Related to this is the law prohibiting ATF from computerizing its records or creating national databases. This is pure insanity, driven by the paranoia of the extremist gun zombies who think a national data base is the next step to confiscation and FEMA prison camps. So imagine Amazon, for example, processing all of its online sales orders by then putting everything on paper, and referring to cardboard boxes and boxes filled with paper inventory records, some of which are age- and water-damaged, with an army of clerks sorting by hand through every order. Pretty whacky, eh? That is the almost literal equivalent of what the ATF has to do to help solve gun crime in America. What is even crazier is the chin-stroking, lint-pulling - I dare say cowardly - acquiescence in this madness by "progressive" politicians in Washington.
Mark Karlin: Illinois is the last state in the Union without a law allowing some kind of carrying a concealed (handgun) weapon. Earlier this year, a federal appellate court panel (2-1) ordered the state legislature to enact a carry-concealed law, based on the infamous Supreme Court law striking down the Chicago ban on handguns. The NRA pushed for carry-concealed for many years and is near victory with a clean sweep, once Illinois passes a court-mandated law. How did they do this?
Tom Diaz: It's actually thanks to the "Beyond the Gunshine" state, an epithet in common use even by Florida journalists. The NRA has successfully used Florida as a kind of social biological warfare lab to take down long-standing restrictions on the carry and use of guns and substitute for them drastically weakened laws. Having succeeded in passing waves of such radical laws in Florida, the NRA then worked closely with such right-wing front groups as ALEC, the American Legislative Exchange Council, to spread its bacilli across the country. Cheerleading the process was a network of right-wing and so-called "libertarian" front groups funded by the Koch brothers and other wealthy plutocrats. Most Americans, including political "leaders" and journalists, snoozed through this change. Some were roused by the infamous Trayvon Martin case, but apparently not enough to get out of the micro-politics of going along to get along.
By the way, I can't help noting here how droll I find it that so-called free-market, gun-rights "libertarians" have nestled into cozy careers at front groups like the Cato Institute, underwritten by a handful of plutocratic industrialists, instead of actually trying to sell their ideas independently on the "markets" they so love for everyone else.
Mark Karlin: This nation has spent trillions of dollars in the last dozen years on wars allegedly to fight terrorism. But isn't the United States known among terrorist groups as a bazaar for obtaining weapons, including the .50 caliber sniper rifle - not to mention the drug cartels?
Tom Diaz: There is absolutely no question that the United States civilian gun market is the principal armorer for transnational organized crime, including drug trafficking organizations that most people call "cartels." A number of terrorist organizations have also exported guns and other weapons from the United States. I would prefer not to address the potential of terrorist access and domestic use of guns except to say that the potential threat is obviously enormous, and leave it at that. I think we have reached a critical point at which giving bad people any more bad ideas is a bad idea in itself.
I would, however, point out two extraordinarily dangerous trends. One has been the vicious political assault on ATF that has been led by the NRA and California Republican Rep. Darrell Issa (under the guise of exposing the so-called "Fast and Furious" scandal, in which some ATF agents undoubtedly made some poor judgment calls about letting guns "walk" to Mexico in hopes of tracking them to higher-up principals). That scheme ended badly and may, depending on how one interprets the facts, have cost one US agent his life. But the political attack by Issa, his staff, and the NRA was, and is, really aimed at diverting attention from the enormously greater quantum of guns that flow south (and now increasingly north to Canada) by traffickers buying in the US civilian market. What I find fascinating about this shameless travesty is that it is an analog of exactly the strategy that the Sicilian mafia has used to attack, and therefore weaken, law enforcement agencies in Italy. Smearing law enforcement raises public doubt, consumes limited government resources and, obviously, diverts attention from real criminals. Who benefits from this kind of attack?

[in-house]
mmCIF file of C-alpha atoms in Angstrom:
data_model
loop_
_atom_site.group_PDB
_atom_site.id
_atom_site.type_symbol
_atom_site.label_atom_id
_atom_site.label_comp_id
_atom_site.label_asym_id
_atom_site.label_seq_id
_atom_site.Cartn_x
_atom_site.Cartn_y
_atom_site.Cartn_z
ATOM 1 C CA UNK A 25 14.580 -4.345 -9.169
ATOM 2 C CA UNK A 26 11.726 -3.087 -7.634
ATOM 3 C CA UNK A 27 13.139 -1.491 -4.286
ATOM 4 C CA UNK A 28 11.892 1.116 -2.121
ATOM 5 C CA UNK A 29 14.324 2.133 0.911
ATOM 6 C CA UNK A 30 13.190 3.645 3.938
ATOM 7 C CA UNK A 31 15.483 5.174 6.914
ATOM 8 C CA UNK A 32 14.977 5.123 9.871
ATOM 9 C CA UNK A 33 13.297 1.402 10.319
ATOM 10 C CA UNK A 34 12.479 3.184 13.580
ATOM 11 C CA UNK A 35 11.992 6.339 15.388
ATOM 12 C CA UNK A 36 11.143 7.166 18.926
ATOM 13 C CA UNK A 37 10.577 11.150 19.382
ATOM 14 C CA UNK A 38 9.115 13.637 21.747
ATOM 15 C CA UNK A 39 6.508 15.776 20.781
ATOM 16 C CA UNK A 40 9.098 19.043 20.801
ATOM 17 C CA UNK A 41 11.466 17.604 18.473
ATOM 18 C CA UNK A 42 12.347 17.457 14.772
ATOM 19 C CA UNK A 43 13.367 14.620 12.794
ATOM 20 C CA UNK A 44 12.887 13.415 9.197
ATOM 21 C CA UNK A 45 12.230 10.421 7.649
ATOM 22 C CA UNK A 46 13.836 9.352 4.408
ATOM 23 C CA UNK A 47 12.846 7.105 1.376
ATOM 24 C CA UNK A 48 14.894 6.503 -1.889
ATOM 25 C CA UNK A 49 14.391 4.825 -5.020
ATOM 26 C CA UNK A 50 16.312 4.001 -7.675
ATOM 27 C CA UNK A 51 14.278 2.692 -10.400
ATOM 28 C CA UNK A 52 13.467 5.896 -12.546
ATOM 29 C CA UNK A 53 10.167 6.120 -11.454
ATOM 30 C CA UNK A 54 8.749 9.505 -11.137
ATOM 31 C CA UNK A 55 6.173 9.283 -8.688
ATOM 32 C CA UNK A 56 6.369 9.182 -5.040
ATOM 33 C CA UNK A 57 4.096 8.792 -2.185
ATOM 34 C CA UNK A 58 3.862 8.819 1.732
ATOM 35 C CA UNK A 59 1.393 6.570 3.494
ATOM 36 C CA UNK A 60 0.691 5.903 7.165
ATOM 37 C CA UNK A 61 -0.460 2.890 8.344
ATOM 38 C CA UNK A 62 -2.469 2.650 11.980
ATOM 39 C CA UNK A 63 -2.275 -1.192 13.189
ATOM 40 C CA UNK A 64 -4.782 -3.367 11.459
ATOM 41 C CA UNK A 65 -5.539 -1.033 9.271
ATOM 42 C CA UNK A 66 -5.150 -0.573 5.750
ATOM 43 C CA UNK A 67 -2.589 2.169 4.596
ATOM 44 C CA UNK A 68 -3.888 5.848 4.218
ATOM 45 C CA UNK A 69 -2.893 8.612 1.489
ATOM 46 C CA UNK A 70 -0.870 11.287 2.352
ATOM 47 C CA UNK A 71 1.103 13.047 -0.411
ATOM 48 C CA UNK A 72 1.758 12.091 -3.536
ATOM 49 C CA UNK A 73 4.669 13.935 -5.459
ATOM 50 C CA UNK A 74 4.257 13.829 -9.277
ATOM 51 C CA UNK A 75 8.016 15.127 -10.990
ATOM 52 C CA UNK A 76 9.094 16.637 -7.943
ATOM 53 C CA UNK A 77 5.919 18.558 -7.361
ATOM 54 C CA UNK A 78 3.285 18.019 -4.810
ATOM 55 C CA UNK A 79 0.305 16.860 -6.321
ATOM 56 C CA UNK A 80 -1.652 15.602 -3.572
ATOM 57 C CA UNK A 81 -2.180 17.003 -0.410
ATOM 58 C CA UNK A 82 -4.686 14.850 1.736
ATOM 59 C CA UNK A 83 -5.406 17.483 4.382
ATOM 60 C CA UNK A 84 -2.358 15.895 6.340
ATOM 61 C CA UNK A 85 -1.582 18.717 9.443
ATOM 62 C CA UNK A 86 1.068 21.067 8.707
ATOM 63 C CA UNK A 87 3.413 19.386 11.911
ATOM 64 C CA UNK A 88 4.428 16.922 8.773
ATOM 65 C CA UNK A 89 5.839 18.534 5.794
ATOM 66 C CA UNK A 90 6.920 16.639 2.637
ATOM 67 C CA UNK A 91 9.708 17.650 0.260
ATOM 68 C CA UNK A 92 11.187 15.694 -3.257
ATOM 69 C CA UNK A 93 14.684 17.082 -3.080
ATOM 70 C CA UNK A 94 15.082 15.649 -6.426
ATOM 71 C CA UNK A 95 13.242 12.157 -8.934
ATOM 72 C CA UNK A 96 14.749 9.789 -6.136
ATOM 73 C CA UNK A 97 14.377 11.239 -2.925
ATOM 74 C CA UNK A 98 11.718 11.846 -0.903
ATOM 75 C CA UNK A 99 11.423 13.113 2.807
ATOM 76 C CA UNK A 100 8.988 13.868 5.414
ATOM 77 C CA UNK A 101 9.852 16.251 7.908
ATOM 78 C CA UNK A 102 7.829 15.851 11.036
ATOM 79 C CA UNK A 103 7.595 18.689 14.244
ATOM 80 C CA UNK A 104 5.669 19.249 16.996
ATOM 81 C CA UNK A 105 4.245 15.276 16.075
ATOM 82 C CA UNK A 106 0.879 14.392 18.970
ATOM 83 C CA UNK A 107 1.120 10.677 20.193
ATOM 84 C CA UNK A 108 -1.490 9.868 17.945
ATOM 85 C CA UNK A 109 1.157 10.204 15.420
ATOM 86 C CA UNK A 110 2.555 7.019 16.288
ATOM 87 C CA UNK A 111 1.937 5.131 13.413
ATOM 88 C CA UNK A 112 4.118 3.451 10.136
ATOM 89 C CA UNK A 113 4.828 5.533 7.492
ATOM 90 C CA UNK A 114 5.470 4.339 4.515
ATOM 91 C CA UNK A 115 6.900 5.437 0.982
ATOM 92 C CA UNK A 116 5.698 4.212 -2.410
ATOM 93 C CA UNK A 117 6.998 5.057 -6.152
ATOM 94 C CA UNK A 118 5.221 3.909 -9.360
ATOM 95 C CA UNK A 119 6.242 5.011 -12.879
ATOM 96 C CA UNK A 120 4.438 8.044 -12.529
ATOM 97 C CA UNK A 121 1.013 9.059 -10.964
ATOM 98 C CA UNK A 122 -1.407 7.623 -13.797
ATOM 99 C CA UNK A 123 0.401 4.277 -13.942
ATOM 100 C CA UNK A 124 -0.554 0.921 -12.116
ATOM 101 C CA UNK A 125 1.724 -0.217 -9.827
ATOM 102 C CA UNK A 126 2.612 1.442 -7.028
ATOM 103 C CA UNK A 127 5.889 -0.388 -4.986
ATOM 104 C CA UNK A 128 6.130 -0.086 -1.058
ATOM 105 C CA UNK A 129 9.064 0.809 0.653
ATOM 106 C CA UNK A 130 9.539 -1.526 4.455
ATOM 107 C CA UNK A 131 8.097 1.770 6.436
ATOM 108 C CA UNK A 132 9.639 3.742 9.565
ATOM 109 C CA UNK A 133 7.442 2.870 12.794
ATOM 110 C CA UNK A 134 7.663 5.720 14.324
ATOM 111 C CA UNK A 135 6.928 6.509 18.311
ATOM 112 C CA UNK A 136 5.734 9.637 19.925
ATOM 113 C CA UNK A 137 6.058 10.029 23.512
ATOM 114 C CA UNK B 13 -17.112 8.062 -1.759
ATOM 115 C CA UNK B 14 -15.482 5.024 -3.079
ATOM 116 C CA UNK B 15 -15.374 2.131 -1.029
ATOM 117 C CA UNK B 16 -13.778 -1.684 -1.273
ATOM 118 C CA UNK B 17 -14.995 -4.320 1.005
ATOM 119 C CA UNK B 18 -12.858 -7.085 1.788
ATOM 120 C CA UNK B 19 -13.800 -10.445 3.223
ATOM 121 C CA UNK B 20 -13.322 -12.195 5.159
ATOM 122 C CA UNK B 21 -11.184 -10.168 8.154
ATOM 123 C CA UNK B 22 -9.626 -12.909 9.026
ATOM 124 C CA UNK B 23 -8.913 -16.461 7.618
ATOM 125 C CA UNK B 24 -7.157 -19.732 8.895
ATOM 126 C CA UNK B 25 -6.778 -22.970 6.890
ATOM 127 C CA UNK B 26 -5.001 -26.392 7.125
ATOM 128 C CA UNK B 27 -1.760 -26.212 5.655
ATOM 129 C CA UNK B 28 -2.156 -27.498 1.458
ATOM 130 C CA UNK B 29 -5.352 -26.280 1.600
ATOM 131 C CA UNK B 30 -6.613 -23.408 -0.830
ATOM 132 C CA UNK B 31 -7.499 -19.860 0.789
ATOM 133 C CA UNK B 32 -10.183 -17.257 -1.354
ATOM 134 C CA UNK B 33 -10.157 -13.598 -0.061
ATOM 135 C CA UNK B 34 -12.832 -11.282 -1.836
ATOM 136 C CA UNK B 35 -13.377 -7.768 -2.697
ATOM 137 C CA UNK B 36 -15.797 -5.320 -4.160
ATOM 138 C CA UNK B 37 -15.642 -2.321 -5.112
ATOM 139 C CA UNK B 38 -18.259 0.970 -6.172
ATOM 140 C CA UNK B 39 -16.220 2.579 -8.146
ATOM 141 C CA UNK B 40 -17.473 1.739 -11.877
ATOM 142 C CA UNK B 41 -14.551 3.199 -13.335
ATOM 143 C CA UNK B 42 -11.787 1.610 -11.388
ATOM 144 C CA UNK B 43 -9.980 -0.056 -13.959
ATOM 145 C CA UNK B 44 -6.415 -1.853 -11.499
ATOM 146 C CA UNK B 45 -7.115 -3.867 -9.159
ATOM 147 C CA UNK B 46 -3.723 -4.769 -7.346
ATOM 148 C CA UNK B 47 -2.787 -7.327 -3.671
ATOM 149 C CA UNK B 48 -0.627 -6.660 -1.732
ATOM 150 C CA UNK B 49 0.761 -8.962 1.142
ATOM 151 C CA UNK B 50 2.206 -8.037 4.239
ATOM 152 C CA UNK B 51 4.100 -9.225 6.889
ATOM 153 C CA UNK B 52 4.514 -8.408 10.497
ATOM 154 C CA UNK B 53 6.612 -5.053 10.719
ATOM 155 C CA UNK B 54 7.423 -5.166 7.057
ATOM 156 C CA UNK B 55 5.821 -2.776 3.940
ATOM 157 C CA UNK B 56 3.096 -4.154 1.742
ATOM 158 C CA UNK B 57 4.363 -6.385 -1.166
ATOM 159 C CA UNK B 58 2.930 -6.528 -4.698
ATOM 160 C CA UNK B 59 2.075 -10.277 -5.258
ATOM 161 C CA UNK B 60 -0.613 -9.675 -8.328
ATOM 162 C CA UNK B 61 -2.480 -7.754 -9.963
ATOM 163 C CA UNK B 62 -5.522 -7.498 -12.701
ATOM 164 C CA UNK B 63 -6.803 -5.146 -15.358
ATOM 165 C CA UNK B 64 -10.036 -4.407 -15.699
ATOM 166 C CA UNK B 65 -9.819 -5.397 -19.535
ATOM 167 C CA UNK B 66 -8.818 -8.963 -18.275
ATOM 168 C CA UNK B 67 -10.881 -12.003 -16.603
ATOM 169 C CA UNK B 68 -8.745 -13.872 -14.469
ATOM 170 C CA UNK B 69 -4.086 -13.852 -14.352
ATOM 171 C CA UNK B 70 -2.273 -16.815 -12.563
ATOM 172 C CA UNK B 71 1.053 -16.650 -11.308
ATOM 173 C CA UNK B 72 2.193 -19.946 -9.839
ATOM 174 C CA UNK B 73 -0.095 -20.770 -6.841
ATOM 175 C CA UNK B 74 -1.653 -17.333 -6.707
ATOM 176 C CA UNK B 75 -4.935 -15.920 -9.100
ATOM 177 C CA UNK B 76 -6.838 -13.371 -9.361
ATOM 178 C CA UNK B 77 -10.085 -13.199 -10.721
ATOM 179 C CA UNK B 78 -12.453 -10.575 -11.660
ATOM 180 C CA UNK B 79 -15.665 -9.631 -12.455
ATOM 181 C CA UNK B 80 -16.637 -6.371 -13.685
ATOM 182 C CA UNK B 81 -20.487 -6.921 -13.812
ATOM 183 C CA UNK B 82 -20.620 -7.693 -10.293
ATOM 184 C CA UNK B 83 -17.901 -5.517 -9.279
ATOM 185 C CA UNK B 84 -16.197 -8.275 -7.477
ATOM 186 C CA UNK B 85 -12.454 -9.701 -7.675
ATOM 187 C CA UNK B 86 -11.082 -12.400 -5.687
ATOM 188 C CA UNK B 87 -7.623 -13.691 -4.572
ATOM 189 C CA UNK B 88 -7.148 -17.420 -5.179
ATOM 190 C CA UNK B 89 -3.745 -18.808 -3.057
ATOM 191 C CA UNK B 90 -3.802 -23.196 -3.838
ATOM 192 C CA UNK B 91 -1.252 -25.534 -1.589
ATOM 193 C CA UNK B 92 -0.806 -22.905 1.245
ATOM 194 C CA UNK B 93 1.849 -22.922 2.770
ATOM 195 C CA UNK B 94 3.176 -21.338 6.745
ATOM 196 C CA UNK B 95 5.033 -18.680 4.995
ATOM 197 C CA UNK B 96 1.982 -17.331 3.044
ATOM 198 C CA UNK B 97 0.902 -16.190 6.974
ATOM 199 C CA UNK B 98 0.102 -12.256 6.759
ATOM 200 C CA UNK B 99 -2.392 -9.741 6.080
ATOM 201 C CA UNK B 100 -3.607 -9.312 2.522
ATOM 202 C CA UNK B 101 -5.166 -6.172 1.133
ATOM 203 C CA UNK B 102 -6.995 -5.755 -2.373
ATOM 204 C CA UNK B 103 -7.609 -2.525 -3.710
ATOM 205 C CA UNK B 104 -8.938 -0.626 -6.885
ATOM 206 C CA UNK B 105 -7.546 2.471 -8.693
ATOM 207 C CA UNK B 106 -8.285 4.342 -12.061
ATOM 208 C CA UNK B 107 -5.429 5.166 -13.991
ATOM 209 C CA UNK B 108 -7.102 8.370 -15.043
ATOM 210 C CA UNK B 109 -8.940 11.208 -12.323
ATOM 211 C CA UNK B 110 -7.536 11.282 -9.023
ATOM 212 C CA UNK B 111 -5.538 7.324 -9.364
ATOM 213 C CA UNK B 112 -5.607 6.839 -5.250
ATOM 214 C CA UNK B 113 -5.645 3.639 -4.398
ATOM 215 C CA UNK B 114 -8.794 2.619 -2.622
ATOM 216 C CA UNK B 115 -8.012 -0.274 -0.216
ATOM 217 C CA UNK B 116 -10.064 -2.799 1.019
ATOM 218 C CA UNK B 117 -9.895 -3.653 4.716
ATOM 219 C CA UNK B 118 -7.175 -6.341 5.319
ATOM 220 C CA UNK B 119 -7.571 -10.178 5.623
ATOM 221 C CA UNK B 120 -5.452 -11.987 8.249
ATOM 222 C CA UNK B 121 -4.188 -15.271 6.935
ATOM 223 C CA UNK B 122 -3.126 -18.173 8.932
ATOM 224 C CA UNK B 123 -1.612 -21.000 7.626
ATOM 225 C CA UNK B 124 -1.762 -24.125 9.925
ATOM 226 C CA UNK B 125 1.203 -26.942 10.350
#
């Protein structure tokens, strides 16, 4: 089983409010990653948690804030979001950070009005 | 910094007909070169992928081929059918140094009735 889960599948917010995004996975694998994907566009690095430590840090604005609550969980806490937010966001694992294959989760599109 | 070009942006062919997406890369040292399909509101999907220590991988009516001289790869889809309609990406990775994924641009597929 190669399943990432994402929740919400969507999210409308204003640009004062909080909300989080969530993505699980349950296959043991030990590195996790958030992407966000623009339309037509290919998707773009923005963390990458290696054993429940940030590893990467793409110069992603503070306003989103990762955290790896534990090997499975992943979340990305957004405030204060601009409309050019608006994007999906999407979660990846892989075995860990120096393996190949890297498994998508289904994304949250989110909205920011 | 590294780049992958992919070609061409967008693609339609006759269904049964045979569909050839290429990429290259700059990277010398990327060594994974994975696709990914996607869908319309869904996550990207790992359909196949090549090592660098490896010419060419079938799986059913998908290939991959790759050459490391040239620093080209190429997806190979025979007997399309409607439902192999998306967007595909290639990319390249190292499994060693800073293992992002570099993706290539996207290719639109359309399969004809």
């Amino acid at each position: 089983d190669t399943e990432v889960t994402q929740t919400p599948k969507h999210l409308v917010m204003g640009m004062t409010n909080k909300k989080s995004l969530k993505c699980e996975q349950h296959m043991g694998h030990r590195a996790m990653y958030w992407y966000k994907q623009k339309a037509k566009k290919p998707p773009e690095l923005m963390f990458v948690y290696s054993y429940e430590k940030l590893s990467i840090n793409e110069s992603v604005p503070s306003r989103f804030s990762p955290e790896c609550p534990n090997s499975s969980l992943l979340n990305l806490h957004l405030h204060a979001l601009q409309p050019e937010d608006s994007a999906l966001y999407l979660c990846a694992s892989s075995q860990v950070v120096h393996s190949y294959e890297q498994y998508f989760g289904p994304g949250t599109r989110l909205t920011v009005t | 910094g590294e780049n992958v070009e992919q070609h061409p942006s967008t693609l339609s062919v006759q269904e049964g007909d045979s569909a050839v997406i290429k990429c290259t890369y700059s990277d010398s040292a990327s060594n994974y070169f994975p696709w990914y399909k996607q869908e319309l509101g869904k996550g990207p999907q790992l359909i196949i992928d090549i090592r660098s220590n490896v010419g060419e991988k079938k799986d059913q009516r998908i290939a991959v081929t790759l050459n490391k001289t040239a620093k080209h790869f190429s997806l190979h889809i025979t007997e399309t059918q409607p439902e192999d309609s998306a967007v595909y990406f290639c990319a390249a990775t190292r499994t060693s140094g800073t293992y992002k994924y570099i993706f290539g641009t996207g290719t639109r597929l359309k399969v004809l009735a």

Another trend is the increase in attacks on law enforcement in the United States, most recently illustrated by the murders of two prosecutors in Texas. In my opinion, what is important here is not simply what kinds of guns may have been used, or the alleged fact that white racists may have been behind these attacks. Those are important questions, but the overriding warning flag, to me, is that we may be at, or approaching, a tipping point beyond which "bad guys" - to use an expression from Wayne LaPierre's analytical poverty - no longer fear killing law enforcement agents. In one sense, this would be the natural and probable consequence of a gun culture that portrays government itself as the enemy, and the passivity of a political culture that can muster the will neither to condemn violence nor to control its most deadly implements.
Make no mistake about it, what protects law enforcement in the United States is not their guns. It is our respect for them and the process of civil democracy they represent. They are outnumbered and outgunned by orders of magnitude. The Los Angeles Police Department found that out, to its chagrin, during the famous Rodney King verdict riots, when it simply could not stop a rampaging population that had lost its fear of, and respect for, authority.
This is precisely what is going on today in Mexico. Anyone who thinks it cannot happen here must already have their prescription filled for that green, medical plant-like substance so many people use to escape reality.